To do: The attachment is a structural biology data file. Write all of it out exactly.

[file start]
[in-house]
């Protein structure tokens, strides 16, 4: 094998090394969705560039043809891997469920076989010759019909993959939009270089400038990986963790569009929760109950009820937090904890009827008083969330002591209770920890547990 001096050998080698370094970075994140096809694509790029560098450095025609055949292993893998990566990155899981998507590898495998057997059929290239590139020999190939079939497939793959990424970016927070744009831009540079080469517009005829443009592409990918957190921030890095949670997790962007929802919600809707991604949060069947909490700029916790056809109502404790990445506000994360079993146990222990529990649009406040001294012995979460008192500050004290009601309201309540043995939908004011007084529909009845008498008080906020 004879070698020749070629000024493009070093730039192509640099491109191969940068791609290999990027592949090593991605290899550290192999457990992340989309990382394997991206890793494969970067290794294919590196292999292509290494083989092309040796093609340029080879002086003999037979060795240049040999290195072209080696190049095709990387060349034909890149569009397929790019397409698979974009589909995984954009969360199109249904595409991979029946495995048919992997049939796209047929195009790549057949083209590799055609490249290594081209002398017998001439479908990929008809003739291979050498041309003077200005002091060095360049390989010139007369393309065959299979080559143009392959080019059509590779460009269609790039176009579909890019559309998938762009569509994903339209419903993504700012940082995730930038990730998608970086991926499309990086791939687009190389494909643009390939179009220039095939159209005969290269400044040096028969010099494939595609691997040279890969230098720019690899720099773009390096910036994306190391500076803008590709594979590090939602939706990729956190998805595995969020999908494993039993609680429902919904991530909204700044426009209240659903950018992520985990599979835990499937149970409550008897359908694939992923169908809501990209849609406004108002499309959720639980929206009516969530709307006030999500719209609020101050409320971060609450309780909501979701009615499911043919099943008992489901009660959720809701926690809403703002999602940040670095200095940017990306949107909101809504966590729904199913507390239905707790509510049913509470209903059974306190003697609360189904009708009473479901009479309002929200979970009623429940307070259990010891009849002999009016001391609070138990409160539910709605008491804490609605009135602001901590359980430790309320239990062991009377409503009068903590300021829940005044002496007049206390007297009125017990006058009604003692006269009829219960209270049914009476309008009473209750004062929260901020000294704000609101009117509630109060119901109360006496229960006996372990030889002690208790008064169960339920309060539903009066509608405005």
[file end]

[in-house]
């Protein structure tokens, strides 16, 4: 094998090394969705560039043809891997469920076989010759019909993959939009270089400038990986963790569009929760109950009820937090904890009827008083969330002591209770920890547990 001096050998080698370094970075994140096809694509790029560098450095025609055949292993893998990566990155899981998507590898495998057997059929290239590139020999190939079939497939793959990424970016927070744009831009540079080469517009005829443009592409990918957190921030890095949670997790962007929802919600809707991604949060069947909490700029916790056809109502404790990445506000994360079993146990222990529990649009406040001294012995979460008192500050004290009601309201309540043995939908004011007084529909009845008498008080906020 004879070698020749070629000024493009070093730039192509640099491109191969940068791609290999990027592949090593991605290899550290192999457990992340989309990382394997991206890793494969970067290794294919590196292999292509290494083989092309040796093609340029080879002086003999037979060795240049040999290195072209080696190049095709990387060349034909890149569009397929790019397409698979974009589909995984954009969360199109249904595409991979029946495995048919992997049939796209047929195009790549057949083209590799055609490249290594081209002398017998001439479908990929008809003739291979050498041309003077200005002091060095360049390989010139007369393309065959299979080559143009392959080019059509590779460009269609790039176009579909890019559309998938762009569509994903339209419903993504700012940082995730930038990730998608970086991926499309990086791939687009190389494909643009390939179009220039095939159209005969290269400044040096028969010099494939595609691997040279890969230098720019690899720099773009390096910036994306190391500076803008590709594979590090939602939706990729956190998805595995969020999908494993039993609680429902919904991530909204700044426009209240659903950018992520985990599979835990499937149970409550008897359908694939992923169908809501990209849609406004108002499309959720639980929206009516969530709307006030999500719209609020101050409320971060609450309780909501979701009615499911043919099943008992489901009660959720809701926690809403703002999602940040670095200095940017990306949107909101809504966590729904199913507390239905707790509510049913509470209903059974306190003697609360189904009708009473479901009479309002929200979970009623429940307070259990010891009849002999009016001391609070138990409160539910709605008491804490609605009135602001901590359980430790309320239990062991009377409503009068903590300021829940005044002496007049206390007297009125017990006058009604003692006269009829219960209270049914009476309008009473209750004062929260901020000294704000609101009117509630109060119901109360006496229960006996372990030889002690208790008064169960339920309060539903009066509608405005």